Night and low light photography without a tripod falls into two categories:
- Using some type of tripod alternative camera stabilization device.
- Camera settings that maximize light gathering capability for a minimum shutter speed that can be hand held.
Both approaches have advantages and drawbacks. Using a small tripod alternative device offers the camera stabilization and long exposure advantages of a tripod. But unlike a tripod, these devices are limited to surfaces and support objects in the environment that can accommodate them. For a further discussion tripod free photography click here.
Use Supports If Available
Depending on how they are used or attached, the availability of supports may be limited. Bean bags and mini-tripods need a more or less flat, level surface at the desired height. Clamps, Velcro straps and bendable minipod legs only attach to supports of a minimum size. Suction cups need a smooth surface like window glass or a car body. All have limited applications and lack the versatility of a sturdy tripod. But they also avoid the weight and bulk of a tripod.
The photo above was exposed for ten seconds at f16 and an ISO of 200. Notice the lack of noise or grain. Another benefit of the smaller aperture is an increased depth of field and the star effect around the lights. Of course such a long exposure could never be hand held. In this case the camera was mounted on a HandlePod that was held on the railing surrounding the pier.
Hand Held Is Possible
Adjusting the camera to allow a hand held exposure is possible with some sacrifice in quality. The photo below is a comparison of hand held and stabilized images. The image on the left is a segment of a similar shot hand held at 1/40 second at f4.5 and an ISO of 12,800. Notice the grain and lack of star effect compared to the image on the right which is a segment of the stabilized exposure.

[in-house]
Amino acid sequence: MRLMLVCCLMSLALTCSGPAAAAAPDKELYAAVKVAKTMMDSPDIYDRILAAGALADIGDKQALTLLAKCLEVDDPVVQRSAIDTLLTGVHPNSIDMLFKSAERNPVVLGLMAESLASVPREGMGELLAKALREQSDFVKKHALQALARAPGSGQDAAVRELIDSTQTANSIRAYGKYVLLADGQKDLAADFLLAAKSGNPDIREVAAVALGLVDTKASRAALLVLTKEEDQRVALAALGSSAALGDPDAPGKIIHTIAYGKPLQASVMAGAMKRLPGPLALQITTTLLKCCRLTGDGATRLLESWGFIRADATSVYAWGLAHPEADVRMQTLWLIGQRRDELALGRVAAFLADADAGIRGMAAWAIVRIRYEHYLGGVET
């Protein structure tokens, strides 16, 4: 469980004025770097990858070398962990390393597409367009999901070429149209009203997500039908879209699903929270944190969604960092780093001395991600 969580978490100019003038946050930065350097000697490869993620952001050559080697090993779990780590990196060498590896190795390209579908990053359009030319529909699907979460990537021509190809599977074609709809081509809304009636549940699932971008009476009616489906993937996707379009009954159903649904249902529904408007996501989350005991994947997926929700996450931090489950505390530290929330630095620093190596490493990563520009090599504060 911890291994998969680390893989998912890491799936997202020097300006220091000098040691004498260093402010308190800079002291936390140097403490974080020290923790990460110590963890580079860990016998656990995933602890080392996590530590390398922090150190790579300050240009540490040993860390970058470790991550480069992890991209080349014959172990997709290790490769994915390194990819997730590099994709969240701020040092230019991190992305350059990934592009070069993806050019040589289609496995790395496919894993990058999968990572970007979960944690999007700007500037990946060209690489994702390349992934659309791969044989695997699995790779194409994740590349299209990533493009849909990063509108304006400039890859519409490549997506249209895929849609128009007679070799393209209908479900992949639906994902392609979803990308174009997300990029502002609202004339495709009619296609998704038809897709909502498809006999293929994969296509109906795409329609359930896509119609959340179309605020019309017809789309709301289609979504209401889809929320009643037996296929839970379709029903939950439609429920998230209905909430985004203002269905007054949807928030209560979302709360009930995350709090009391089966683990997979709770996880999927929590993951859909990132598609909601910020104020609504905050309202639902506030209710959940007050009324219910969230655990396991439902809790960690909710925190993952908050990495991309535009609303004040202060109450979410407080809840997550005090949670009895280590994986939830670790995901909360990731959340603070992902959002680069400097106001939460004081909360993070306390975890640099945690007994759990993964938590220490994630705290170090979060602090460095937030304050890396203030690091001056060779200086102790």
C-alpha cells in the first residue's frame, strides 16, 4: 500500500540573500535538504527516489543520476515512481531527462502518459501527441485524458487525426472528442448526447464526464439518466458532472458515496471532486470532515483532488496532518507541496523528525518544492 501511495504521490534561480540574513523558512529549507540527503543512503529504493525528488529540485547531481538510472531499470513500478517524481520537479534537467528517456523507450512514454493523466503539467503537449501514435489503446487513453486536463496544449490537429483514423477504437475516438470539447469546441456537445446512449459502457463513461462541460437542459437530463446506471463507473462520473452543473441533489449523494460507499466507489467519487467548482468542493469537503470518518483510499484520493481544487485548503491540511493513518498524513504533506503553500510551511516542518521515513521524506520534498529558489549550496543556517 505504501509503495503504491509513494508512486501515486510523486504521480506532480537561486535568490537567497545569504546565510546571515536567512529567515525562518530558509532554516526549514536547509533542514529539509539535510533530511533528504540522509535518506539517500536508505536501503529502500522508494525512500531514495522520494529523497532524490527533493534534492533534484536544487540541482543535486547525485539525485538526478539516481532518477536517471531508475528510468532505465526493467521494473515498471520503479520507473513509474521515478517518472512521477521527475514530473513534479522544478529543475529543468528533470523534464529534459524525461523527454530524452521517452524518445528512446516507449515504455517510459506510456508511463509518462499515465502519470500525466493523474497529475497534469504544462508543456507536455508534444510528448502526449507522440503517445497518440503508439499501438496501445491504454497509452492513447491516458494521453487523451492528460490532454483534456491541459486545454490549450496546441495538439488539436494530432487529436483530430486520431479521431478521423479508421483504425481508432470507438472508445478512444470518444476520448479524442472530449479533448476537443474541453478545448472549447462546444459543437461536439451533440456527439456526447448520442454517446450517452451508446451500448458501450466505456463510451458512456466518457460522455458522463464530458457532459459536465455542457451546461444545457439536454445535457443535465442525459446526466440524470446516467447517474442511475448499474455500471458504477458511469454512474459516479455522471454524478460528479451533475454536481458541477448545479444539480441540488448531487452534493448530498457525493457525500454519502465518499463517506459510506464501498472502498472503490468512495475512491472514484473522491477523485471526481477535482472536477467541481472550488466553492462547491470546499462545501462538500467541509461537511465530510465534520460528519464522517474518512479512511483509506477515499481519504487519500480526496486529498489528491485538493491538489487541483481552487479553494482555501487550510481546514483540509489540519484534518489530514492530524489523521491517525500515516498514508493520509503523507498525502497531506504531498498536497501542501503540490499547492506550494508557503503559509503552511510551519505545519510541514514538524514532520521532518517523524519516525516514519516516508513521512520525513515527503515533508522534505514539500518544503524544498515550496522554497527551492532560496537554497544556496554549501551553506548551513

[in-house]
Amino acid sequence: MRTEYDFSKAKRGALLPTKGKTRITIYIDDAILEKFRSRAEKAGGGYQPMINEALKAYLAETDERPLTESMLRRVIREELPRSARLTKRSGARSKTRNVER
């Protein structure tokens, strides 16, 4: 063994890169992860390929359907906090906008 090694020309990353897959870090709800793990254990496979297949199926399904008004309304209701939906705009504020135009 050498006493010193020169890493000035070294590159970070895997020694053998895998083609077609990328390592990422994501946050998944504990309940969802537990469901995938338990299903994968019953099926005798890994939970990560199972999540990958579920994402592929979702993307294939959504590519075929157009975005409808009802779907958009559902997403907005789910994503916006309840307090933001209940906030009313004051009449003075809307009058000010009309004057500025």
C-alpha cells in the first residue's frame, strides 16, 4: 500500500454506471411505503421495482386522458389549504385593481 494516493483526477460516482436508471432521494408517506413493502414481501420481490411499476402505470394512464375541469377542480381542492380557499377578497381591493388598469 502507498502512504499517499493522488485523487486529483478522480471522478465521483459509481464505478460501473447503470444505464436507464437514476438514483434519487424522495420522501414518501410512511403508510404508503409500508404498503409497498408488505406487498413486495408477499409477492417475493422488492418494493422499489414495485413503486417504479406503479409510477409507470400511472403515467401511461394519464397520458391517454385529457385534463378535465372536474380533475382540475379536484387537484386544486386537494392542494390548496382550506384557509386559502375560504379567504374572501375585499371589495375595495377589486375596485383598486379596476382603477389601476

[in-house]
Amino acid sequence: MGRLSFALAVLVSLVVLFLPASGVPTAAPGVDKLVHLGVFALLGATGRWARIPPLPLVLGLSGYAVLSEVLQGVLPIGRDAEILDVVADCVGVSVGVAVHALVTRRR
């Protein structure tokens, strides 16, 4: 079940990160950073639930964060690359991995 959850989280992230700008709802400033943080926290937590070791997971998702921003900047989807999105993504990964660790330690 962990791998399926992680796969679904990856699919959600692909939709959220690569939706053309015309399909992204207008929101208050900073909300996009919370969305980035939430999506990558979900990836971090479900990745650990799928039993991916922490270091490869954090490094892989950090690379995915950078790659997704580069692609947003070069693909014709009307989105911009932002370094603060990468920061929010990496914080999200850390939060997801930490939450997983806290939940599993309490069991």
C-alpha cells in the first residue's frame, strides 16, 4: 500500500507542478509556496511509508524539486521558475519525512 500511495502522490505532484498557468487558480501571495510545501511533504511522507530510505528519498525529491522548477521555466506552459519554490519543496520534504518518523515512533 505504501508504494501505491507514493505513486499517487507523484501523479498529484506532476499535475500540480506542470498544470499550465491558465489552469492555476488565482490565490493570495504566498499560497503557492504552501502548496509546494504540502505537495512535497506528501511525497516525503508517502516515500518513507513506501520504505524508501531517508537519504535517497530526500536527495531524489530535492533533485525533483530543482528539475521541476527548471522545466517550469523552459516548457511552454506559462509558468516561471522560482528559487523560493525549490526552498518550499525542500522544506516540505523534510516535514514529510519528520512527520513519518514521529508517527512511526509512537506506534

Using or not using a tripod in low light is not an all or nothing situation. There are alternatives as we have seen. A light weight tripod alternative like HandlePod provides the long exposure capability of a tripod without the weight and bulk. It offers noise-free low ISO and the increased depth of field of a narrow aperture. The drawback is you must find support objects that you can hold it against or attach it to. But there are usually plenty available.
Shoot at Night Without a Tripod
Where tripod alternatives or support objects are not available, it is possible to crank up the ISO and open the aperture to allow hand holding in just about any light. This will work if the increased noise is acceptable. It is a less than ideal solution, but will get the low light shot when hand held is the only choice.
In the absence of a tripod the best solution is to use one technique or the other—stabilized long exposures using an alternative like HandlePod on a solid support, or high ISO, wide aperture camera settings that allow hand-holdable shutter speeds. The light and situation will determine the choice but using one or the other will save the shot when a tripod is just not in the works.